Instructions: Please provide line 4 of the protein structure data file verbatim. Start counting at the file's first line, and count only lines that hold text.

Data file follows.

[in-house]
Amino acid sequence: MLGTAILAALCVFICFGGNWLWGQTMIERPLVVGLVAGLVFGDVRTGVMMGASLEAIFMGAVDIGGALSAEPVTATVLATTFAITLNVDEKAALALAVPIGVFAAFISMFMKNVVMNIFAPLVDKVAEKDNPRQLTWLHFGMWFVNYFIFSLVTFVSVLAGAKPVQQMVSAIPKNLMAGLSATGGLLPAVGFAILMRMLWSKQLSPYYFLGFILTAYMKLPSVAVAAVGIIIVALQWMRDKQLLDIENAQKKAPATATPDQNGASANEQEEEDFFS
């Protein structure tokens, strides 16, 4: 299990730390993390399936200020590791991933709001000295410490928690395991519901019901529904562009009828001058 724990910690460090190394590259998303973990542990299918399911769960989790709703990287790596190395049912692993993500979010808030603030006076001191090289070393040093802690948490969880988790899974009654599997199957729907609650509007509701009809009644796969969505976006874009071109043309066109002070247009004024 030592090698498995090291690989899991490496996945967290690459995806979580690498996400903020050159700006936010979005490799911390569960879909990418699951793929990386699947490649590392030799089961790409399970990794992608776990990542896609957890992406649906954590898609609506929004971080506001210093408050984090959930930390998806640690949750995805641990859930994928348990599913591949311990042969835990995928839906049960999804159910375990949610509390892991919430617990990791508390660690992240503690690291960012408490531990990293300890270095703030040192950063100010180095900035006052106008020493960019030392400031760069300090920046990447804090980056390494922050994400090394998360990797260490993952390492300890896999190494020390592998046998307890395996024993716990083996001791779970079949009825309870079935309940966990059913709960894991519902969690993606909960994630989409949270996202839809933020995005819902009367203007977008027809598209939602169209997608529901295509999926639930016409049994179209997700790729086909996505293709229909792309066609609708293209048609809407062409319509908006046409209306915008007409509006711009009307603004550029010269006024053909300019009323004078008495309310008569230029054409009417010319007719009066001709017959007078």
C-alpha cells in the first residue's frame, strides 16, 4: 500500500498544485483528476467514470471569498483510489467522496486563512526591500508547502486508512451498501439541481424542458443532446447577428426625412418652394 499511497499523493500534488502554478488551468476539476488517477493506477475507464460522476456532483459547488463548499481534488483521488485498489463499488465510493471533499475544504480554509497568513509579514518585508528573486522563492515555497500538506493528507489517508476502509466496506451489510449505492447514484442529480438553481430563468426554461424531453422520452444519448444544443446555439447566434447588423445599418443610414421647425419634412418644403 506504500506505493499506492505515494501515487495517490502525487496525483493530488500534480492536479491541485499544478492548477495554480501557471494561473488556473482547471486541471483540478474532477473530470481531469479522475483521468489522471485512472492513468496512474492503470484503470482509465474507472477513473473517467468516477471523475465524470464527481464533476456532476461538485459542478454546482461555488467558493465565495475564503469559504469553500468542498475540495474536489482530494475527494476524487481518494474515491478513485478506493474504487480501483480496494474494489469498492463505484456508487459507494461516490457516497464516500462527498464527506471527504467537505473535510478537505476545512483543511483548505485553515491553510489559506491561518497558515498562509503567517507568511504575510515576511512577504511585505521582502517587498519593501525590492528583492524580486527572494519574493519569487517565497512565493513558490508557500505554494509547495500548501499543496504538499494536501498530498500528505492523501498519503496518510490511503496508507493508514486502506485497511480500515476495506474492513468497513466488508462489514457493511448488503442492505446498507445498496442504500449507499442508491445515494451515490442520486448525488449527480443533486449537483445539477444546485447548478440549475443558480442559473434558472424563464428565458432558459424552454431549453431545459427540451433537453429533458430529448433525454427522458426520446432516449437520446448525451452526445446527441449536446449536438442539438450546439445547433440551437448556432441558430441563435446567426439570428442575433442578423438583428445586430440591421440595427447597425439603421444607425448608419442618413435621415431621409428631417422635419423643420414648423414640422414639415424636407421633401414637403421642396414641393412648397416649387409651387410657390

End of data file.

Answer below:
C-alpha cells in the first residue's frame, strides 16, 4: 500500500498544485483528476467514470471569498483510489467522496486563512526591500508547502486508512451498501439541481424542458443532446447577428426625412418652394 499511497499523493500534488502554478488551468476539476488517477493506477475507464460522476456532483459547488463548499481534488483521488485498489463499488465510493471533499475544504480554509497568513509579514518585508528573486522563492515555497500538506493528507489517508476502509466496506451489510449505492447514484442529480438553481430563468426554461424531453422520452444519448444544443446555439447566434447588423445599418443610414421647425419634412418644403 506504500506505493499506492505515494501515487495517490502525487496525483493530488500534480492536479491541485499544478492548477495554480501557471494561473488556473482547471486541471483540478474532477473530470481531469479522475483521468489522471485512472492513468496512474492503470484503470482509465474507472477513473473517467468516477471523475465524470464527481464533476456532476461538485459542478454546482461555488467558493465565495475564503469559504469553500468542498475540495474536489482530494475527494476524487481518494474515491478513485478506493474504487480501483480496494474494489469498492463505484456508487459507494461516490457516497464516500462527498464527506471527504467537505473535510478537505476545512483543511483548505485553515491553510489559506491561518497558515498562509503567517507568511504575510515576511512577504511585505521582502517587498519593501525590492528583492524580486527572494519574493519569487517565497512565493513558490508557500505554494509547495500548501499543496504538499494536501498530498500528505492523501498519503496518510490511503496508507493508514486502506485497511480500515476495506474492513468497513466488508462489514457493511448488503442492505446498507445498496442504500449507499442508491445515494451515490442520486448525488449527480443533486449537483445539477444546485447548478440549475443558480442559473434558472424563464428565458432558459424552454431549453431545459427540451433537453429533458430529448433525454427522458426520446432516449437520446448525451452526445446527441449536446449536438442539438450546439445547433440551437448556432441558430441563435446567426439570428442575433442578423438583428445586430440591421440595427447597425439603421444607425448608419442618413435621415431621409428631417422635419423643420414648423414640422414639415424636407421633401414637403421642396414641393412648397416649387409651387410657390